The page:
This past weekend I had the honor of participating in a series of lectures and discussions surrounding a celebration of the 50th anniversary of Premier Khrushchev's visit to Gettysburg, Pennsylvania, to meet with President Eisenhower. Of course any visit to Gettysburg is a sobering experience, its rolling hills steeped in historical relevance almost beyond mortal description. The significance of the battle there has received, and legitimately so, a prominent place in our history, both its teaching and learning.
However, the occasion that brought us together at this past weekend involved an event that has garnered much less attention, even to those of us who consider ourselves students of American History. In fact, astonishingly enough, I cannot recall any political science or history class in which attention was given to the Khrushchev-Eisenhower meeting during my academic career. Hopefully, I am the exception, not the norm.
In light of the enormity of the nuclear challenge facing the U.S. and the U.S.S.R. in 1959, particularly as it helped shaped the Cold War, the ability of these two military veterans, both familiar with and involved in war, to engage in personal talks in an effort to help ease tensions between the two superpowers is an abject lesson in diplomacy that I believe will hold the Obama administration in good stead. It is unfortunate that the chicken hawks who directed our defense posture during the previous eight years did not learned from this historical experience, especially given that they were of the age to witness and absorb it.
The appeal of face to face meetings, the incalculable goodwill and trust that can be generated from personal interaction and the power of personality simply cannot be overstated. Of course, it needs to be fortified with solid substantive and well-thought out policy objectives, but the fact that the leaders of nations that were sworn enemies such as Eisenhower and Khrushchev could meet and share ideas, thoughts, concepts, and personal stories speaks volumes to the need to reach out to the world community to solve what sometimes seem to be intractable problems. I am particularly thinking here in terms of the upcoming meeting in Copenhagen regarding a global solution to climate change, but it applies to the world's economic and financial crisis, or any other issue that threatens our ability to peaceably coexist.
The two star attractions of the weekend confab shared the same last names as the stars of the initial meeting: namely, Susan Eisenhower, granddaughter of the former President, and Sergei Khrushchev, son of the former Premier, who accompanied him on his two-week sojourn across America half a century ago. The stories, as told by these two relatives, showed a personal and human nature of the individuals to which so much was entrusted.
The ageless maxim that those who do not learn from their mistakes are bound to repeat them is instructive here. I was inspired enough to reach back into my own memory and reread a copy of Eisenhower's farewell address. For those who have not read it, it is seemingly timeless and contains wisdom that should help guide us today. What makes his words even more credible or incredible is the fact that they came from a professional military man.I would like at this point to quote a few passages from the speech, delivered in January, 1961, just three days before turning the keys of the White House over to his successor.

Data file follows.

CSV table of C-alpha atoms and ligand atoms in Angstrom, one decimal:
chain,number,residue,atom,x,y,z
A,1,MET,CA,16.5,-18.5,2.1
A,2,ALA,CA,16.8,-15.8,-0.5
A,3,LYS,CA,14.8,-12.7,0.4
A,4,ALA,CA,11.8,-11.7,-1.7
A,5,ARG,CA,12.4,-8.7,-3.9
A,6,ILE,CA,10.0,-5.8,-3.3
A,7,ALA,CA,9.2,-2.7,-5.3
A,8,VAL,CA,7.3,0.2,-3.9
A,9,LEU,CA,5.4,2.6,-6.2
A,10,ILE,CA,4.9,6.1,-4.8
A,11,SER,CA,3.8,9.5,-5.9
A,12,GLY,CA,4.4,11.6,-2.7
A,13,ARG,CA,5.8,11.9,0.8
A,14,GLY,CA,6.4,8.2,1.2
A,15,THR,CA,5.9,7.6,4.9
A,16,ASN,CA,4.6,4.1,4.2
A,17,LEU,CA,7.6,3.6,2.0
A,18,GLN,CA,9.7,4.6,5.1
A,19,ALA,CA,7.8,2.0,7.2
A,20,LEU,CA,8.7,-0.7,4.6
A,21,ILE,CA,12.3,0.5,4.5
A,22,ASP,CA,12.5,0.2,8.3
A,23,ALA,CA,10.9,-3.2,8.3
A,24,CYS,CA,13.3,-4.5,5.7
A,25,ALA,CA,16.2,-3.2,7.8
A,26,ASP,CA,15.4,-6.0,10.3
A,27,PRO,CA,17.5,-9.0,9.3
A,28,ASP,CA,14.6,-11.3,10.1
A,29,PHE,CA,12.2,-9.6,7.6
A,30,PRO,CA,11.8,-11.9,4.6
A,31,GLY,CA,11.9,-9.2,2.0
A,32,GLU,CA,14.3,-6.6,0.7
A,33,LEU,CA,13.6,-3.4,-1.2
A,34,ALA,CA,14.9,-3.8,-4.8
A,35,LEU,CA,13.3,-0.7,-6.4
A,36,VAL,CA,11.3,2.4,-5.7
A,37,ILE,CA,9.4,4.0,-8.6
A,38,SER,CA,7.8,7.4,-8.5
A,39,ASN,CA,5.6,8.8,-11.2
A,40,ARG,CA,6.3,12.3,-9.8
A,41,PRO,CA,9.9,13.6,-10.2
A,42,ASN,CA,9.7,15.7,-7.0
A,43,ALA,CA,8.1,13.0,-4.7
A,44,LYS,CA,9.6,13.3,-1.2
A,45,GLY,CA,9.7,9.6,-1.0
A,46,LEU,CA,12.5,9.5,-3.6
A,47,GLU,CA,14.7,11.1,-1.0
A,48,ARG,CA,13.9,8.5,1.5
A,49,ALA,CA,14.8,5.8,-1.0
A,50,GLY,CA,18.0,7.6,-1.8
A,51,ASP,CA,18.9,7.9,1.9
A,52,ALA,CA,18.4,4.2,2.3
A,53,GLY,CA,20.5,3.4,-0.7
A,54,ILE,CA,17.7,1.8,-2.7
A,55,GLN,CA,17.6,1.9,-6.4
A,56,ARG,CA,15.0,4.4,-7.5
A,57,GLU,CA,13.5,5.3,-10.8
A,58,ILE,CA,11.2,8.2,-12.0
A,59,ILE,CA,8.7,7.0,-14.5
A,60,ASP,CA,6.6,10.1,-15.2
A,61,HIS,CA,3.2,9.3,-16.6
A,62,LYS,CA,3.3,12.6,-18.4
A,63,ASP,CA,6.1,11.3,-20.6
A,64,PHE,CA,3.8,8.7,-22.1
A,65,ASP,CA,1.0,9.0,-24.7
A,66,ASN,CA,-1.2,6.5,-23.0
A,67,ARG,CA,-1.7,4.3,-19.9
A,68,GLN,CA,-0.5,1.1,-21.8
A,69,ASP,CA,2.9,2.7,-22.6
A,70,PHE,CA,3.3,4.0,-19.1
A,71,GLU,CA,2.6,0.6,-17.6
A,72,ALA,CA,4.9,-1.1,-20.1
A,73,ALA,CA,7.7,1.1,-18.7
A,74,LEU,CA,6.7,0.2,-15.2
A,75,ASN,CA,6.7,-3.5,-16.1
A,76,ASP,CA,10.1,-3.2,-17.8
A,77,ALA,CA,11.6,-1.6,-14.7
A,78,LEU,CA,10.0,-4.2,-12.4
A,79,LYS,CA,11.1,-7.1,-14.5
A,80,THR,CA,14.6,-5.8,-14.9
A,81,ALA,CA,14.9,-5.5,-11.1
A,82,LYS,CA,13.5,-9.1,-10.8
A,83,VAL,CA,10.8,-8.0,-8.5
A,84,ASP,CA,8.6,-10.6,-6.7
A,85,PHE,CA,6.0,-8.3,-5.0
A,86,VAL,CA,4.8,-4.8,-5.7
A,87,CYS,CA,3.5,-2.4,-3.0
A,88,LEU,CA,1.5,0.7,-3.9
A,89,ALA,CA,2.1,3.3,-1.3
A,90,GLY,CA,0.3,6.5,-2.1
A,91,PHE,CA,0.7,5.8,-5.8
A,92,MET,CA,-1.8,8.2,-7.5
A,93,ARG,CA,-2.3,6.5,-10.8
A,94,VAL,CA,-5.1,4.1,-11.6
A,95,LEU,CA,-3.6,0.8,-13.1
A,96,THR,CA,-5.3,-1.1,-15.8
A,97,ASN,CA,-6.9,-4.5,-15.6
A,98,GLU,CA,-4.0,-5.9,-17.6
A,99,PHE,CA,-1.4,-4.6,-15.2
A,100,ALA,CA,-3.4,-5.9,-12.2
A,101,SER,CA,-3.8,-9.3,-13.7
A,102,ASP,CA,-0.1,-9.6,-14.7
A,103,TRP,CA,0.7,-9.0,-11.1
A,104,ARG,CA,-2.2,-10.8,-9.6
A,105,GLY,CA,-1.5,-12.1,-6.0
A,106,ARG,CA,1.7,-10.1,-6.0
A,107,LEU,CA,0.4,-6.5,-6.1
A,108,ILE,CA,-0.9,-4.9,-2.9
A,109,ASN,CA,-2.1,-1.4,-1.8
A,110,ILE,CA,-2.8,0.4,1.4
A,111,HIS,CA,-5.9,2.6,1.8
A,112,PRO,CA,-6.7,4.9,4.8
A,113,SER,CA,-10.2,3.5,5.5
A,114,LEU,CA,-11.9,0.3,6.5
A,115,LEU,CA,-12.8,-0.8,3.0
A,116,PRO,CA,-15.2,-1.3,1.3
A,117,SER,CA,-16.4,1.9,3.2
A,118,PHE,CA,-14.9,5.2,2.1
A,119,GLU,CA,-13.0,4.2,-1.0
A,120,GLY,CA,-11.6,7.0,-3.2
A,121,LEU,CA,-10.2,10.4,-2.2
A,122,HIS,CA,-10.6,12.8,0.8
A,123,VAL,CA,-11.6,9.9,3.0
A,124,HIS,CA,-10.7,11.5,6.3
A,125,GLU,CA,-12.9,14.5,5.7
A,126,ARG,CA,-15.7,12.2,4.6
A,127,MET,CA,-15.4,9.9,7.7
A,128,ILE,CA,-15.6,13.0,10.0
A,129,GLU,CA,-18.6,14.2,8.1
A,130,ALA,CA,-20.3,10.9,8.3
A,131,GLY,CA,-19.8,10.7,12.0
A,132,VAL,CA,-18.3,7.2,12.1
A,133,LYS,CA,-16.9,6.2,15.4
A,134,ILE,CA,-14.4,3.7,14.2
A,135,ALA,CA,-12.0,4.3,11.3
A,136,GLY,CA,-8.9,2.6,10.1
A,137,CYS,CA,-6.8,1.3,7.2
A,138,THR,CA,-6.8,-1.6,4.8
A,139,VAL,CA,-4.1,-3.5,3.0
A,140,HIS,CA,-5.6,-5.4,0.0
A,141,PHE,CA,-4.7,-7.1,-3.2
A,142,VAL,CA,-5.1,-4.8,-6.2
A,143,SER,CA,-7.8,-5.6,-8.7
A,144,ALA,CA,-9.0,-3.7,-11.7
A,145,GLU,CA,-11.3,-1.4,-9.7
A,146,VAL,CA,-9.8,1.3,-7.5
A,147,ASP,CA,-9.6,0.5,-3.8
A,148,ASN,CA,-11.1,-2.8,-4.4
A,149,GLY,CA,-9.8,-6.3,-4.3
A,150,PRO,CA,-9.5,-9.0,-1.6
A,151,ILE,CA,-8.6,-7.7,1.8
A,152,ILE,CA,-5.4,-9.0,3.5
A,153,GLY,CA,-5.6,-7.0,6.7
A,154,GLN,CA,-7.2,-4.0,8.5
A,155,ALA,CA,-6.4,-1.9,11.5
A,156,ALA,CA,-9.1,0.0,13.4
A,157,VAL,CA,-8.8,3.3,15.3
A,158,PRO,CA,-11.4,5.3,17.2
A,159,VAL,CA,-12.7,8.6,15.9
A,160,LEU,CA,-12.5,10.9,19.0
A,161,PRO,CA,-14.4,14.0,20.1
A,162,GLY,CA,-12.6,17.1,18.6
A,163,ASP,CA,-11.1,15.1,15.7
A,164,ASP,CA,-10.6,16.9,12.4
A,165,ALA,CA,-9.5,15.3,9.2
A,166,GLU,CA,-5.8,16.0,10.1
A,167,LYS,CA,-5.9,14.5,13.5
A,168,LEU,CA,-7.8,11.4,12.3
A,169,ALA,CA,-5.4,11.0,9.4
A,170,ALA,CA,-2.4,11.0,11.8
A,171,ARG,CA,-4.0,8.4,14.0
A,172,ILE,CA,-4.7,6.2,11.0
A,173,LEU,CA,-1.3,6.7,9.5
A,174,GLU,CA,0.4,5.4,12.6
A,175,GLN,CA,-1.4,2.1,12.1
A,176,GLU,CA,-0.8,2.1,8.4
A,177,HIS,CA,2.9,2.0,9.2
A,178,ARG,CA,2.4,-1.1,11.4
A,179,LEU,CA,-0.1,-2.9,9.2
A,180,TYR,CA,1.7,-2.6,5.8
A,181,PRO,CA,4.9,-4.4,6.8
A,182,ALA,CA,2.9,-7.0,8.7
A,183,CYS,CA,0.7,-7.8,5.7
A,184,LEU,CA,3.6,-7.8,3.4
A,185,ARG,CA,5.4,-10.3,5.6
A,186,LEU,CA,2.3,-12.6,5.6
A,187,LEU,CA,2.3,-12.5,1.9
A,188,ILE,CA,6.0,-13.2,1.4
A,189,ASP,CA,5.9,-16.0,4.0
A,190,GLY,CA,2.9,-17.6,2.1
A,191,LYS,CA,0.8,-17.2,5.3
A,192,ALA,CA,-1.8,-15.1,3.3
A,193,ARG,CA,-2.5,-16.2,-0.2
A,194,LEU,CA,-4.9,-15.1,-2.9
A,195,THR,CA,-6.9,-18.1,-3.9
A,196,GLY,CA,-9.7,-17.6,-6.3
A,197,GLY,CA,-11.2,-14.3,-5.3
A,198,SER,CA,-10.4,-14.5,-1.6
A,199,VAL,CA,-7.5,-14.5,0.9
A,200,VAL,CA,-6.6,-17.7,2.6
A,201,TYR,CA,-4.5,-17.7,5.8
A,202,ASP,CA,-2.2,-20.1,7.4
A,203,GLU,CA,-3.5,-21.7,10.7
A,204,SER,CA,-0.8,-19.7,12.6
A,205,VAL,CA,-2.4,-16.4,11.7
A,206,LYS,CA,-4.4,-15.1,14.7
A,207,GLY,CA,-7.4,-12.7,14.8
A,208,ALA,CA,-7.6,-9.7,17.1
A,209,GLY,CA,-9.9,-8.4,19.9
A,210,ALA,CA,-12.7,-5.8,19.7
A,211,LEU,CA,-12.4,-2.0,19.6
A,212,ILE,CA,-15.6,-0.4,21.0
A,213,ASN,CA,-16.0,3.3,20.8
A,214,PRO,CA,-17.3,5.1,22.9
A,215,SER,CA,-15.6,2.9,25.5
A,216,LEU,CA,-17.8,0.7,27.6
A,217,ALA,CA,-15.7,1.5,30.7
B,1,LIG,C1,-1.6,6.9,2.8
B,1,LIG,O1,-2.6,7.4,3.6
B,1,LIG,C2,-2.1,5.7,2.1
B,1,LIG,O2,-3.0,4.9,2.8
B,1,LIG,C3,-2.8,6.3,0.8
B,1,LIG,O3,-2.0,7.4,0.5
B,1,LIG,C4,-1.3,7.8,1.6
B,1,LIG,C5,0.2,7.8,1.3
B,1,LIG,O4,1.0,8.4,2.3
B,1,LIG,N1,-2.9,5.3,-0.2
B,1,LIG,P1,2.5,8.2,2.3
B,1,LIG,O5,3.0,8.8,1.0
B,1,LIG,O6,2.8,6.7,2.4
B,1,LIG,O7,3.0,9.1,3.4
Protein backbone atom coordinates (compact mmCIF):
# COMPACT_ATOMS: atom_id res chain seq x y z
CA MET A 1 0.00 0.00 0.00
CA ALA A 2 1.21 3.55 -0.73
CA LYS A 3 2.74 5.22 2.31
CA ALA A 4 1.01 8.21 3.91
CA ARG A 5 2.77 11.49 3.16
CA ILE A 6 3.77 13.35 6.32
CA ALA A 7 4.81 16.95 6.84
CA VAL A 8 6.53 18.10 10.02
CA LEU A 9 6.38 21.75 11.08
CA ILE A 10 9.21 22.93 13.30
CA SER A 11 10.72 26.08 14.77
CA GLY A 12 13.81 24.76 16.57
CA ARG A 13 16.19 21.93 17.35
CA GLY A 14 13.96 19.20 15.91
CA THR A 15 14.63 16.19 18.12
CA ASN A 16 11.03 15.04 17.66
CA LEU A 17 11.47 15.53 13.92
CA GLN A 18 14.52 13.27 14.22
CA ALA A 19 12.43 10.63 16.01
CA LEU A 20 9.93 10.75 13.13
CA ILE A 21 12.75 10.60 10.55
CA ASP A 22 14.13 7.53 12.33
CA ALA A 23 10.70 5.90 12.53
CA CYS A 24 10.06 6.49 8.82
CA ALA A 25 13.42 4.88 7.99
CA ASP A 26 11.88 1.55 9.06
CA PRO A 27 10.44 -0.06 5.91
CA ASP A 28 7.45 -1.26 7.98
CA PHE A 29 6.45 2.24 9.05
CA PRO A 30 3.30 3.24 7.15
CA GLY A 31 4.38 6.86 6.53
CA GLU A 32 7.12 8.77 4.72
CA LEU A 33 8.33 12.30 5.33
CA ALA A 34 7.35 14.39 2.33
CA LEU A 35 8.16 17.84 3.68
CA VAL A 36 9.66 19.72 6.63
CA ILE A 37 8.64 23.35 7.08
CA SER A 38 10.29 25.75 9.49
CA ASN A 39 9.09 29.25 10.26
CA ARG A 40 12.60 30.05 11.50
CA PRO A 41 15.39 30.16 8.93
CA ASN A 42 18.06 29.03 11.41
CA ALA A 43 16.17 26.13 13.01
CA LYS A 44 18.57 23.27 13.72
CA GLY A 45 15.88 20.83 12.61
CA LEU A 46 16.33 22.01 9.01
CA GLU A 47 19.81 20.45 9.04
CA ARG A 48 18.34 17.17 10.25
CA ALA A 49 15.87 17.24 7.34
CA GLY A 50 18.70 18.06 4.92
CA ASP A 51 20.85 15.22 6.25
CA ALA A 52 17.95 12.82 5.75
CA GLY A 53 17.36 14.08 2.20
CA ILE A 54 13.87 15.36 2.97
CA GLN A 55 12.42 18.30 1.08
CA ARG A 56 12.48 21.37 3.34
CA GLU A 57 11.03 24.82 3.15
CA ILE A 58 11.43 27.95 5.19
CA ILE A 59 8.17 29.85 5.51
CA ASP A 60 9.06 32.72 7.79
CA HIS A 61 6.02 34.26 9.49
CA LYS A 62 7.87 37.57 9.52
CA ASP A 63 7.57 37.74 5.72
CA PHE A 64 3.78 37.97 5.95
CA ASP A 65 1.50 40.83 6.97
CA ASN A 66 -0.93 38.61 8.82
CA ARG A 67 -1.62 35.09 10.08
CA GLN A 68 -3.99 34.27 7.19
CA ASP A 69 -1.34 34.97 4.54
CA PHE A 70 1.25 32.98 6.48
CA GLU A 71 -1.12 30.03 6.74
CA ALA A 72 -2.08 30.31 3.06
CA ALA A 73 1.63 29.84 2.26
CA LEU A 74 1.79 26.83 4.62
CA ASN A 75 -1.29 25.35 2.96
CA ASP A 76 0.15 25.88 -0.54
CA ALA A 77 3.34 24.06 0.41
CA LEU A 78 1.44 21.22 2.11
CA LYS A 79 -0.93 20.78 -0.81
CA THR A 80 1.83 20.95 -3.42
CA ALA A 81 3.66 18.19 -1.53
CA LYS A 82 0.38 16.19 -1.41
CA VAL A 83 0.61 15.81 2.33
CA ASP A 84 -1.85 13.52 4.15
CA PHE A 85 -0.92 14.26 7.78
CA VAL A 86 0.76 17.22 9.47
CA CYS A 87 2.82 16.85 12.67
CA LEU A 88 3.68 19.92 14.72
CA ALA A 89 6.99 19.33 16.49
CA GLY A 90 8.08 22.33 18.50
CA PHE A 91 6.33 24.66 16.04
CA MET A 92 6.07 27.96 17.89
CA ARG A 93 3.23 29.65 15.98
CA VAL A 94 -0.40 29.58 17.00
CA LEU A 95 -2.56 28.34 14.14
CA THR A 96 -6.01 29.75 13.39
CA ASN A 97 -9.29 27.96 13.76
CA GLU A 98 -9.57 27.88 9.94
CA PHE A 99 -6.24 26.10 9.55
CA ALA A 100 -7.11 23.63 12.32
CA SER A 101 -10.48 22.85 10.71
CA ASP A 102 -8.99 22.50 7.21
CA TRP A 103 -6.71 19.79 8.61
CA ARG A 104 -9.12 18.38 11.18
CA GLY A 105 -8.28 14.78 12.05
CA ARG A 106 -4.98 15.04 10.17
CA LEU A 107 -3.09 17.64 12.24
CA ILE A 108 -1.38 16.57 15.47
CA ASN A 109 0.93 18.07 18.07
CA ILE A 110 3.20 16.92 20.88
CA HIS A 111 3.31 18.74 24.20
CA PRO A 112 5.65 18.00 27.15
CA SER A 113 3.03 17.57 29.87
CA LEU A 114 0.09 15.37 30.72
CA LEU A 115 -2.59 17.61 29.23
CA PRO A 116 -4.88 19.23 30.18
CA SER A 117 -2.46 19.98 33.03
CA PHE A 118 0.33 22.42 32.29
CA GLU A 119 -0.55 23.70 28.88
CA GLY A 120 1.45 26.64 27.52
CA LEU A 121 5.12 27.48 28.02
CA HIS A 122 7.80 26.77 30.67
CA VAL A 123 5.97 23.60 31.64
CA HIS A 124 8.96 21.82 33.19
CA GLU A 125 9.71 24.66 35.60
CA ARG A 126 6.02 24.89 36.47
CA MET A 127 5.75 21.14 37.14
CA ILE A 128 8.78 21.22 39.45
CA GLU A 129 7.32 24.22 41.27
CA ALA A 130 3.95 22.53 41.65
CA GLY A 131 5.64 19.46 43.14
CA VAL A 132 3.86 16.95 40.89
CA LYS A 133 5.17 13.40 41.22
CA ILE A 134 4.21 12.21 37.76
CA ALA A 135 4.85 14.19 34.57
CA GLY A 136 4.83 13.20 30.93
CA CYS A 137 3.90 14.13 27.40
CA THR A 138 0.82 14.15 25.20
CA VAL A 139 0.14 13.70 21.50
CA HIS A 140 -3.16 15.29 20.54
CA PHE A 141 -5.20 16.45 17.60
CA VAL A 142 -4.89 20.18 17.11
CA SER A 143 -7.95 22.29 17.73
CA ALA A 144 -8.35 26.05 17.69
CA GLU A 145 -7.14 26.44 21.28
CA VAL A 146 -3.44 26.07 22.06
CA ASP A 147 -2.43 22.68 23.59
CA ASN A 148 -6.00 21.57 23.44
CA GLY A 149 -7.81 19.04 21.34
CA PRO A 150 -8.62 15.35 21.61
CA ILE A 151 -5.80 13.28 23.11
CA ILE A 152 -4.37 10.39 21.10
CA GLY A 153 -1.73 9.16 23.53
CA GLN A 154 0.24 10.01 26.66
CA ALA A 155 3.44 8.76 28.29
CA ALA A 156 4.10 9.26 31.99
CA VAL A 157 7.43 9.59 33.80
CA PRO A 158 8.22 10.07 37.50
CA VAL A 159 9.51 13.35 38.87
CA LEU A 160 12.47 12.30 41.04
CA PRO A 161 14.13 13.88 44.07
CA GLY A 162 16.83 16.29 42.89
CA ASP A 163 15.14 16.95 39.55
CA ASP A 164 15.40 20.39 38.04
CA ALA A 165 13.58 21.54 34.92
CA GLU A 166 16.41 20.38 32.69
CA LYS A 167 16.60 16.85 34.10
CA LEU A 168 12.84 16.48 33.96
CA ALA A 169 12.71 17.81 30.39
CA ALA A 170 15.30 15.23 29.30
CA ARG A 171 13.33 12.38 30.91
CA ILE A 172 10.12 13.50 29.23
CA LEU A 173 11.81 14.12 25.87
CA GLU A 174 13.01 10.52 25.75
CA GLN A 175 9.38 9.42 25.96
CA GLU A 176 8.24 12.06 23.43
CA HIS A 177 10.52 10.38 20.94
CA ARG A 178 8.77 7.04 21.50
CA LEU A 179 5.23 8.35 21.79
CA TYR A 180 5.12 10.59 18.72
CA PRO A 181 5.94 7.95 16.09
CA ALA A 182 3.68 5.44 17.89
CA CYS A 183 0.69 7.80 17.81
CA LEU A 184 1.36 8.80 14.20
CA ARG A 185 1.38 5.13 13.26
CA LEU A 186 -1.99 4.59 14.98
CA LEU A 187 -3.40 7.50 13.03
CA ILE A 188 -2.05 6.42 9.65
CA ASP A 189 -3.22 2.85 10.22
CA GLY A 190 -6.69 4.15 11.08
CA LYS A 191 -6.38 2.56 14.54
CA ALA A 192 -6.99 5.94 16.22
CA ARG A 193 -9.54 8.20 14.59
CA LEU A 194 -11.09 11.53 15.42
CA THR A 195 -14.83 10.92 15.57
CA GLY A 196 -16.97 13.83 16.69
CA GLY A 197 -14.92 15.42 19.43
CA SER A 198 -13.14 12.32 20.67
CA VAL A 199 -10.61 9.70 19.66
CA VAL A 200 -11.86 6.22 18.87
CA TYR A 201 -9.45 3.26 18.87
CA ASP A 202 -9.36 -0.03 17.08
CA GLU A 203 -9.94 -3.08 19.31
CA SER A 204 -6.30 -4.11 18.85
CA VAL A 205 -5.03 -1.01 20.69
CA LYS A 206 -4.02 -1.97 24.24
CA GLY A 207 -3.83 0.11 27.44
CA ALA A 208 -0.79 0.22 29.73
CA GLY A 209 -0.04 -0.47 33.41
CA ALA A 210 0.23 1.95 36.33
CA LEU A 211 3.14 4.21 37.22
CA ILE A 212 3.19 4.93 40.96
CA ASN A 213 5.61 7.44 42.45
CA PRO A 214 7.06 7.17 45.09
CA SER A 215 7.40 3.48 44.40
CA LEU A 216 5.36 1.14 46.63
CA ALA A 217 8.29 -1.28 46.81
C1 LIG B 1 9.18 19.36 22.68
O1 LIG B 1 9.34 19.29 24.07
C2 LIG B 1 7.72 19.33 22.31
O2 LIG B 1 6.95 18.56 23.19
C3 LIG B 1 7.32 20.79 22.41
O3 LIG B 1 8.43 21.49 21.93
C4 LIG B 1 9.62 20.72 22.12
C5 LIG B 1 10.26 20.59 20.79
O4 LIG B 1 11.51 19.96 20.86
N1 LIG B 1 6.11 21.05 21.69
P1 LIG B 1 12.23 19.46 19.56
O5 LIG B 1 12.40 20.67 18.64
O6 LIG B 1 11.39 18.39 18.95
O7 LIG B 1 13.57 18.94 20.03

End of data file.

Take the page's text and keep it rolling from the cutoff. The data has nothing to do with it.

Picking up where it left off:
America's leadership and prestige depend, not merely upon our unmatched material progress, riches and military strength, but on how we use our power in the interests of world peace and human betterment." He goes on further to add that "in the councils of government, we must guard against the acquisition of unwarranted influence, whether sought or unsought, by the military industrial complex. The potential for the disastrous rise of misplaced power exists and will persist.
Disarmament, with mutual honor and confidence, is a continuing imperative. Together we must learn how to compose differences, not with arms, but with intellect and decent purpose...that all who are insensitive to the needs of others will learn charity; that the scourges of poverty, disease and ignorance will be made to disappear from the earth, and that, in the goodness of time, all peoples will come to live together in peace guaranteed by the binding force of mutual respect and love.
When I look around and see the venomous vitriol spewed by the conservative opposition to progressive thought and policy today I wonder from where it derives its political justification. Certainly, it is not embedded in the conservative Republican ideology of the 1950's, as represented by Eisenhower. I also wonder at what point these self-described conservatives deviated from the rational model of political discourse.
When I see tea-baggers proselytizing on the merits of secession or administration opponents publicly challenging the veracity of the president on policy differences, or right wing pundits questioning the legitimacy of a democratically elected leader and suggesting that either his failure or demise would benefit the nation, I cannot help but think that rational discourse has abandoned our political system.
I would heartily suggest that maybe a history lesson is very much in order here. In fact, it would probably benefit us all to hark back to the wisdom of this moving address in hopes that it might help improve the state of public discourse and foster greater cooperation instead of conflagration. And in the process it just might contribute to a greater level of trust and confidence in our institutions and elected officials, further marginalizing those who have captured an inordinate share of public babble that passes for rational debate.